This is a travel journal for family and friends interested in my stories that I've continued as a general blog now I'm back at home. I chat about design, music, pastries, the people I meet, and new thoughts and ideas – I hope you'll tune in.
The Isle of Wight has a bit of everything they have on the English mainland; a Roman villa, a medieval church, narrow lanes and tiny villages, and a rolling hillside like you’re in Sussex. What it hasn’t got is all the urban problems of the dense cities; there’s no crowds and no congestion. A ten minute fast-ferry or hovercraft ride from Portsmouth and you’re in a safe, quiet and very quaint slice of England. The whole of the island is just one electorate, Conservative, and apparently they voted for Brexit. I spend two nights there and was shown around by my father-in-law and his wife who live in a beautiful little cottage by an open field. We visited Yarmouth and dined in Ryde. I stayed in a cheap hotel called The Wight with an indoor pool and was allocated a breakfast table setting in advance. “Mr Richards, you’re here at setting number 29 – we are famous for our breakfasts.” Along with the Full English they offer the ‘Jurassic’ which is a double Full English or whatever you want, they also serve herring, haddock and kippers for breakfast – I guess you could order that as well as the Jurassic – they’re famous for their breakfasts.
There’s a new play currently on at the National Theatre called Common about the fight in early-industrial Britain for retaining common land and yesterday in Ruskin Park I walked with Leo and saw a portrait in a pub celebrating the individuals who made it happen in the early 1800’s. Ruskin Park is in Denmark Hill near Brixton, it’s 36 acres with views back to the City – you can clearly see Big Ben and The London Eye. There are more parks in South London because South London developed later than the north side of the river and there was still time, back in those days, to establish them – and I feel New Zealand is now at that point. Leo, who I’m staying with, says it’s the one thing he finds little a depressing about New Zealand, everyone seems to is so obsessed with property prices. This must, in my opinion, have some effect on the provision for public space. Most of the green areas around where I live are sports grounds – wouldn’t it be good if we turned them back to parks?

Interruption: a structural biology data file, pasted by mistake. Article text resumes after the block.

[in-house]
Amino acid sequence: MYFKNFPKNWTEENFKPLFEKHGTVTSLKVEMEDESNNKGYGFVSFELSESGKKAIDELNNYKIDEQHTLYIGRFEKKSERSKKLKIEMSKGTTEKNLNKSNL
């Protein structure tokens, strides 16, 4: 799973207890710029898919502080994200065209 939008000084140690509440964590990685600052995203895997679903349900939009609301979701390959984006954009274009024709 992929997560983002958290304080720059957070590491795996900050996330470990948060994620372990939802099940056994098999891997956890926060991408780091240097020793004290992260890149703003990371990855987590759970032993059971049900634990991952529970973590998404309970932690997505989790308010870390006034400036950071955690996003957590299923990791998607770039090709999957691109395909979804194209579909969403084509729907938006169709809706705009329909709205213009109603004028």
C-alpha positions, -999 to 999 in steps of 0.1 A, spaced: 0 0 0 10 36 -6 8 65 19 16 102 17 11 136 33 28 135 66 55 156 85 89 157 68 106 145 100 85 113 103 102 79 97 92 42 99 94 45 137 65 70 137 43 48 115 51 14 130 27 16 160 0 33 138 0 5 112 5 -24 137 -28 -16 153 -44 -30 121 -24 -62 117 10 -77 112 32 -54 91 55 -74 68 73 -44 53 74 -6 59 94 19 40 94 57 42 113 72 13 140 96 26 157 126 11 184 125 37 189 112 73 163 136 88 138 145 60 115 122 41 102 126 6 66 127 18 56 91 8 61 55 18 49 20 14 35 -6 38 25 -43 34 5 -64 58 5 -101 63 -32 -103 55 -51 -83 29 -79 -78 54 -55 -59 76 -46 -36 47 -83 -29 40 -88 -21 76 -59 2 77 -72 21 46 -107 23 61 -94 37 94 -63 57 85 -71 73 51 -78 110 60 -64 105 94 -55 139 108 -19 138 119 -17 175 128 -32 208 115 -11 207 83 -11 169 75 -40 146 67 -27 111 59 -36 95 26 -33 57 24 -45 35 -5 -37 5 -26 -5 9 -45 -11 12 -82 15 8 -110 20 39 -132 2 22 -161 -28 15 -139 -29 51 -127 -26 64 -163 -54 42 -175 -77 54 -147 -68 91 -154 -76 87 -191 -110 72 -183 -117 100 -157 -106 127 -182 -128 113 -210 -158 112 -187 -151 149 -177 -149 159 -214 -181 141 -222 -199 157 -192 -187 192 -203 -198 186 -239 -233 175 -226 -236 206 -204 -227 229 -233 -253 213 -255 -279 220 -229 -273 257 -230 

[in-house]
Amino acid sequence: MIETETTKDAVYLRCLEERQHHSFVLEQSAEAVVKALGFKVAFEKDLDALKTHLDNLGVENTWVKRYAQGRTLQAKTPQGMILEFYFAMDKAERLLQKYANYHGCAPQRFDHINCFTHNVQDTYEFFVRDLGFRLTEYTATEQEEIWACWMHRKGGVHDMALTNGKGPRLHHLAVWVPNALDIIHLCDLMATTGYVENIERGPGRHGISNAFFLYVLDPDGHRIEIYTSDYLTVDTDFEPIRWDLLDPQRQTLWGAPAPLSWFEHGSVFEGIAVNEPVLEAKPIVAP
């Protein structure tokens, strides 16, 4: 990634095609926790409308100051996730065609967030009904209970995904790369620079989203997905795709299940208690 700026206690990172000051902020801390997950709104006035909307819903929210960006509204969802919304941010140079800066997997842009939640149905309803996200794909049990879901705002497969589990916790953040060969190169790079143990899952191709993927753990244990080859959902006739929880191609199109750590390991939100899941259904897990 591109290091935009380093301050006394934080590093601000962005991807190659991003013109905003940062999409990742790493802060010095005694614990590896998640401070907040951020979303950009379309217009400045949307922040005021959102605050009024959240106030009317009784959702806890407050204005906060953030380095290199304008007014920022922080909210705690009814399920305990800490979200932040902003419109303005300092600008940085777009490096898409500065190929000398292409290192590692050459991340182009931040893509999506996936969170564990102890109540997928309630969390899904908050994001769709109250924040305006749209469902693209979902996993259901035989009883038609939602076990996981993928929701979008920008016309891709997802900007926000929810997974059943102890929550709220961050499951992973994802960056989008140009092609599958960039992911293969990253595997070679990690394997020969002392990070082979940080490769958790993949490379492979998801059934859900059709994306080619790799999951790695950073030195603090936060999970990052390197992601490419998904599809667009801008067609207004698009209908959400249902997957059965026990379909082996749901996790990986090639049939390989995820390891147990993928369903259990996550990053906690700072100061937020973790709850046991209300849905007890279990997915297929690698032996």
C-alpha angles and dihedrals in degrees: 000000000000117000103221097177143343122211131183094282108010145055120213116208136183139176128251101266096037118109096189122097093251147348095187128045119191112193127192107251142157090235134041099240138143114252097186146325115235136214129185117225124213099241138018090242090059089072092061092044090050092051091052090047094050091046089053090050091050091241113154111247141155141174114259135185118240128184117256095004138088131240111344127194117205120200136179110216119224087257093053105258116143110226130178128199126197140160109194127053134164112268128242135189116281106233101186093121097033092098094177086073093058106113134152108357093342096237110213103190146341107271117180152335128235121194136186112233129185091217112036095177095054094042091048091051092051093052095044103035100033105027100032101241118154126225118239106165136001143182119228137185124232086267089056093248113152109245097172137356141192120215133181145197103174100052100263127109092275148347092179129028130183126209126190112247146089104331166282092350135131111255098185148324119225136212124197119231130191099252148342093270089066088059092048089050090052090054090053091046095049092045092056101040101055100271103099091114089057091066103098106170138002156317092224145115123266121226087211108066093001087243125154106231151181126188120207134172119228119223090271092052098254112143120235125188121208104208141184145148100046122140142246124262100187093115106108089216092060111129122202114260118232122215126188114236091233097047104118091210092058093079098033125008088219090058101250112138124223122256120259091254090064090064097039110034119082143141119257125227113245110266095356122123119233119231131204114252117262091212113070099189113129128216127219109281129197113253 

A brief history; Common land was held by the lord of the local manor back in the day and he would allow local people to some rights on it: grazing animals, gathering wood for fuel and sowing small plots to grow food. These rights were granted as an unwritten social contract. Between the 16th and 19th centuries, traditional land uses shifted as Britain moved from a feudal system to a capitalist one and it increasingly befitted landowners to turn every single square metre a profit, including the common land. Many of the locals (or commoners) had come to rely on the land, so when fences were put up and the woodlands cleared, they pulled them down. Direct action and legal interventions of the day led to the creation of Clapham Common, Tooting Bec Common, Peckham Rye Common, Wandsworth Common, Wimbledon Common and so many more common parks in south London, including Ruskin Park where these images were taken.